by Ryan Inniss, Crystal Palace defender on loan at Newport County
The Trinidad and Tobago gaffer reached out to me over the past two months while I had been playing at Newport County on loan from Crystal Palace. I was over the moon really because this link is obviously dated back a few years stemming from Chris Birchall finding out about my nationality when I was on loan at Port Vale. He had been telling me all about the history of the nation and the history of him playing and this sounded fantastic. It was something I was always interested in but hadn’t reached around to actually looking into it.
I had played in the England youth teams when I was younger but I knew the possibility of playing for Trinidad and Tobago was there. I was always open minded. Over the seasons that followed the interest from previous managers of Trinidad was a bit stop start for me and then I had injuries and loan spells here and there. I wasn’t playing regularly but of course the possibility remained on my mind. I was definitely over the moon when the new gaffer contacted me this time around. Now the ball has been in motion and it’s been rolling with a lot more momentum. In regards to the passport I think we’re nearly over the line. Obviously with everything going on at the moment I’ve just got to put that to the back burner realising that everyone’s health and safety comes first.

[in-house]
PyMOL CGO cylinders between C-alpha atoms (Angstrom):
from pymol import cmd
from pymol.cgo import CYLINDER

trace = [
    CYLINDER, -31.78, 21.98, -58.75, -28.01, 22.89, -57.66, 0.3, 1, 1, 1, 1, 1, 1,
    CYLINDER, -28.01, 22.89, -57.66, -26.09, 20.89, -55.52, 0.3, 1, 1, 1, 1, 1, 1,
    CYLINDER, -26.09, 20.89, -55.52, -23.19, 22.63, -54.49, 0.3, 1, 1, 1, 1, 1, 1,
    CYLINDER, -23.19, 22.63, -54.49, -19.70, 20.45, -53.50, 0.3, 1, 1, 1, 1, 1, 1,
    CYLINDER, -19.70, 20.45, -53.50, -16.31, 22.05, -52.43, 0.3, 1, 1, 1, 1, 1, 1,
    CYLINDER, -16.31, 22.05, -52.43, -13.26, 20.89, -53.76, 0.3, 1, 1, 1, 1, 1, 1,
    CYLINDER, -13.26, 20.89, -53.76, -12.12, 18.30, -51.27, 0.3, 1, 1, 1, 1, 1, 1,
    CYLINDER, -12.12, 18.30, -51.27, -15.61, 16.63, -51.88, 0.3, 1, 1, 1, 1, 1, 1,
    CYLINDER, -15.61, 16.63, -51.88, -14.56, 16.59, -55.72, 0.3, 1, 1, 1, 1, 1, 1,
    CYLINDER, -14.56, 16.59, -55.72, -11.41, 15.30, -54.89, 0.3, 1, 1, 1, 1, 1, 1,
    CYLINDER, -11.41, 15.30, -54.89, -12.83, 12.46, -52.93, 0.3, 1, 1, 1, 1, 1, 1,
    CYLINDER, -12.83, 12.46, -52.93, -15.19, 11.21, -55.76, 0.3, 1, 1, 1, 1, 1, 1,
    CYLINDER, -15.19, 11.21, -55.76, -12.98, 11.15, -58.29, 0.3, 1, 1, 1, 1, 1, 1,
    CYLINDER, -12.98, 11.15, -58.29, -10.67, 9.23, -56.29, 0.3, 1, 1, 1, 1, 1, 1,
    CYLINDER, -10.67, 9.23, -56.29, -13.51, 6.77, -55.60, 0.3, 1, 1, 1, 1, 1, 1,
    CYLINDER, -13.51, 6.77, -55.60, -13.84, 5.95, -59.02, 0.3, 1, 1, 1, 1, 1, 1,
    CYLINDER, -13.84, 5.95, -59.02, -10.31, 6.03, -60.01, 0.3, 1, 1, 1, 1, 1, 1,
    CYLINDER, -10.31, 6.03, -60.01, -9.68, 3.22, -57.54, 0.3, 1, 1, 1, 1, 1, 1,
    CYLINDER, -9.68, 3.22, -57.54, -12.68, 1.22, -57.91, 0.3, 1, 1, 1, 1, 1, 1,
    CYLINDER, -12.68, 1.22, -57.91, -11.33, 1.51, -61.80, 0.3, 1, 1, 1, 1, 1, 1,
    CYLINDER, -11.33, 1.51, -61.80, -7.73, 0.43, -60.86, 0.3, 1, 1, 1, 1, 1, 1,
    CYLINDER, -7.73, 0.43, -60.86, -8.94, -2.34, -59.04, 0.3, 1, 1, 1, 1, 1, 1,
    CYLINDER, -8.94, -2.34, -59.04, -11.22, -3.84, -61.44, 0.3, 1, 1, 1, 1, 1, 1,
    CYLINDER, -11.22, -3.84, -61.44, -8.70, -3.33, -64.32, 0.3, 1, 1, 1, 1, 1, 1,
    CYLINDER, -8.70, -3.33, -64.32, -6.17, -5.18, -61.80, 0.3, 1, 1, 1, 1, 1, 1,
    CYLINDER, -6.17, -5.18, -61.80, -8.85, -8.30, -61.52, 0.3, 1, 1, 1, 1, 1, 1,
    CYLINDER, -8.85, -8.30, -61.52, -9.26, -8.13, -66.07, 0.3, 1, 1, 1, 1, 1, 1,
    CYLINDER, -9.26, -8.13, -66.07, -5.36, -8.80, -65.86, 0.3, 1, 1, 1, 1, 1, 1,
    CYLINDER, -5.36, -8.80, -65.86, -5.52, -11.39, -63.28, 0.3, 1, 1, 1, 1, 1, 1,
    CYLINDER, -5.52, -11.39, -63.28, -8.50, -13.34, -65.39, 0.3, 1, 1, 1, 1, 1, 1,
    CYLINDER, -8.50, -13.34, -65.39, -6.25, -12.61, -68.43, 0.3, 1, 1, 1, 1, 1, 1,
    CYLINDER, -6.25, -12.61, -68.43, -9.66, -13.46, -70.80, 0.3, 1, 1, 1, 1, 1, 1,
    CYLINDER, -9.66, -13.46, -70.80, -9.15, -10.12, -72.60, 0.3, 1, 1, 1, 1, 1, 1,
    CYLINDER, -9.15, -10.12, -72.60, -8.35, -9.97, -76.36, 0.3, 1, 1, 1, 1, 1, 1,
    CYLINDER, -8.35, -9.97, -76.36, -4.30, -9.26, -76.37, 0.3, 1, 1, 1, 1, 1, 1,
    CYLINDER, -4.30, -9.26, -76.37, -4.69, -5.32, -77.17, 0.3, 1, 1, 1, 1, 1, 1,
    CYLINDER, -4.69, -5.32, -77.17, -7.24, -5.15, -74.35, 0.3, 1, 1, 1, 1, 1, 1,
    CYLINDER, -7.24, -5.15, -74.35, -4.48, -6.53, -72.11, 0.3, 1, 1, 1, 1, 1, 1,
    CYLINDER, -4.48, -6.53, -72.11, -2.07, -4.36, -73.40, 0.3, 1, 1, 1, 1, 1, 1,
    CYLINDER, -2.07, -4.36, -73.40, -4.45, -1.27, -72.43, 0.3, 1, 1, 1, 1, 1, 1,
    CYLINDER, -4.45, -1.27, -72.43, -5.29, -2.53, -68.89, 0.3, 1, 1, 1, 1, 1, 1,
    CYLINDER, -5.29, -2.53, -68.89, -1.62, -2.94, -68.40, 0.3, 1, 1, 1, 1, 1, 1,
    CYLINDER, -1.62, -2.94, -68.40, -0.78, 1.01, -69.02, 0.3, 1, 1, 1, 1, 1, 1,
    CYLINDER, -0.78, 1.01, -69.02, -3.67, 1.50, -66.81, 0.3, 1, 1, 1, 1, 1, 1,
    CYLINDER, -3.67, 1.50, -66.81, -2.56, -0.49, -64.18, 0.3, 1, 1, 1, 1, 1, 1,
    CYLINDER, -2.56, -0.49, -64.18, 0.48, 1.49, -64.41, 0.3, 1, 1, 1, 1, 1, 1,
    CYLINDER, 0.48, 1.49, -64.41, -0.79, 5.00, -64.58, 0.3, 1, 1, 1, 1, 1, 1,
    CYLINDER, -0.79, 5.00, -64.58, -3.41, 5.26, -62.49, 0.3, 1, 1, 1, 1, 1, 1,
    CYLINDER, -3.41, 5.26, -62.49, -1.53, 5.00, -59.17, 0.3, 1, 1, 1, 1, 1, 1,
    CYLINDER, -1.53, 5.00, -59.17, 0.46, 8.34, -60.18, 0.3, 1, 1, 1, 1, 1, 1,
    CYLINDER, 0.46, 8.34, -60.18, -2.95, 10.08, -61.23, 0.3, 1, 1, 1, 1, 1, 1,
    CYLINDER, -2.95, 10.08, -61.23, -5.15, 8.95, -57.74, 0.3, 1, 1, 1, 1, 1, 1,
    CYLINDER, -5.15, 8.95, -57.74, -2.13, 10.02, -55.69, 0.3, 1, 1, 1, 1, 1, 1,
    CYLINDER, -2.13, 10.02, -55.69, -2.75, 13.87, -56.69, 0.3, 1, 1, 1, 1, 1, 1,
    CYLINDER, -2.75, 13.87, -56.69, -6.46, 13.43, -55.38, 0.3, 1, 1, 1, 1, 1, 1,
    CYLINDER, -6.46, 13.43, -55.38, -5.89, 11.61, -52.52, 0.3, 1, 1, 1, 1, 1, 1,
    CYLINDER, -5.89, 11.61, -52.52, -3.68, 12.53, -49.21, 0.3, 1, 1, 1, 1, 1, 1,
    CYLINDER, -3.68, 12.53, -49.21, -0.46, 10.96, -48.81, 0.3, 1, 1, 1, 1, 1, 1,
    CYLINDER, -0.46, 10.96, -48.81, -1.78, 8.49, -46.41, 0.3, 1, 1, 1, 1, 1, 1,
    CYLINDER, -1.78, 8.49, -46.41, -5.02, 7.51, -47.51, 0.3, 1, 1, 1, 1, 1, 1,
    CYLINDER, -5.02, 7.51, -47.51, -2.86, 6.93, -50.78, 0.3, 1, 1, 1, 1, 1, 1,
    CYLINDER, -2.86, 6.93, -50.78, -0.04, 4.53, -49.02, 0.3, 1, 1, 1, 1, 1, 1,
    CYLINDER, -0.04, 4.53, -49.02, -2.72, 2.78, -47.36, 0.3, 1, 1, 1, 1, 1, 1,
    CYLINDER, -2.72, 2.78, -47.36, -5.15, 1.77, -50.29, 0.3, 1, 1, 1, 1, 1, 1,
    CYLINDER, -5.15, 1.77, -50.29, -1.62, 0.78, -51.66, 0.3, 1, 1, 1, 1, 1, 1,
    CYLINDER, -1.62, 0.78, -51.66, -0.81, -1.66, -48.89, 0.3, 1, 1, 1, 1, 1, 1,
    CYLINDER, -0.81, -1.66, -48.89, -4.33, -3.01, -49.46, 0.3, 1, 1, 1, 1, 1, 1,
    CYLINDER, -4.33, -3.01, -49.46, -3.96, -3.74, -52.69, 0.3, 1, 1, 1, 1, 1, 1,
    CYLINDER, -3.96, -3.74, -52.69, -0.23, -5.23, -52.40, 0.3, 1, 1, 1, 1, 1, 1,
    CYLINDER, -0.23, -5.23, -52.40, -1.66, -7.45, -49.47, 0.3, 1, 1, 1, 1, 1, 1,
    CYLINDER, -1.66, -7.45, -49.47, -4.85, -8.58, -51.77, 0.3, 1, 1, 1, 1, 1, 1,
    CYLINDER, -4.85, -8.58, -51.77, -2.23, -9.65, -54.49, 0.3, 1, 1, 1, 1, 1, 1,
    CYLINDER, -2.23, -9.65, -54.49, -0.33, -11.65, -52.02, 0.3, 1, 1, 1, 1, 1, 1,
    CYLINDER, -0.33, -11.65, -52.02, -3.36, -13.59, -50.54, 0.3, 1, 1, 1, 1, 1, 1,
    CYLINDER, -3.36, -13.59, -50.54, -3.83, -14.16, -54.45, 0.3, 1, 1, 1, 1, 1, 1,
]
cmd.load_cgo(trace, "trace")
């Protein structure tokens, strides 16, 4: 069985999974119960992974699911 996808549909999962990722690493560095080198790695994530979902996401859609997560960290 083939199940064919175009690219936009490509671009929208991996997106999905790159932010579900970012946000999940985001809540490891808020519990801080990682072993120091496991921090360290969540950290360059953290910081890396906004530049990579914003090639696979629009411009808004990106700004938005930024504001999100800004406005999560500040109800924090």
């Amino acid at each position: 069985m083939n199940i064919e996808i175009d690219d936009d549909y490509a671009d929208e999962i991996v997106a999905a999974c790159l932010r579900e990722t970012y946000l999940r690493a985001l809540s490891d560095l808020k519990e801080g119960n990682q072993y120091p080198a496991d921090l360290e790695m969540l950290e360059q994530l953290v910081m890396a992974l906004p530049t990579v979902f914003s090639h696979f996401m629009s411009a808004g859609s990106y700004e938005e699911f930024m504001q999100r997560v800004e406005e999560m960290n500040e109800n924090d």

Playing for Trinidad and Tobago is something that I’m really excited about. There is a massive project on the way from what I’d gathered from the manger. I feel privileged to even be considered because even though things haven’t been great with the team in recent times, the fact is they are a country that has gone to a World Cup and have produced some great players over the years who’ve played in the Premiership. Hopefully I can feature for Trinidad and Tobago which will definitely make my family proud.
On a personal level it has also brought me and my grandad closer which is something I will cherish because that side of my family has been a little bit disjointed. My grandad has been talking to me about the history of the nation and how he grew up and things like that.
It’s something that I’ve wanted to explore but never really had the courage to do or should I say it just didn’t happen earlier. I was available for the games in Canada and I was really excited about it. I was disappointed to not getting around for those if I had been selected and then get the chance to play once my passport allowed it to happen.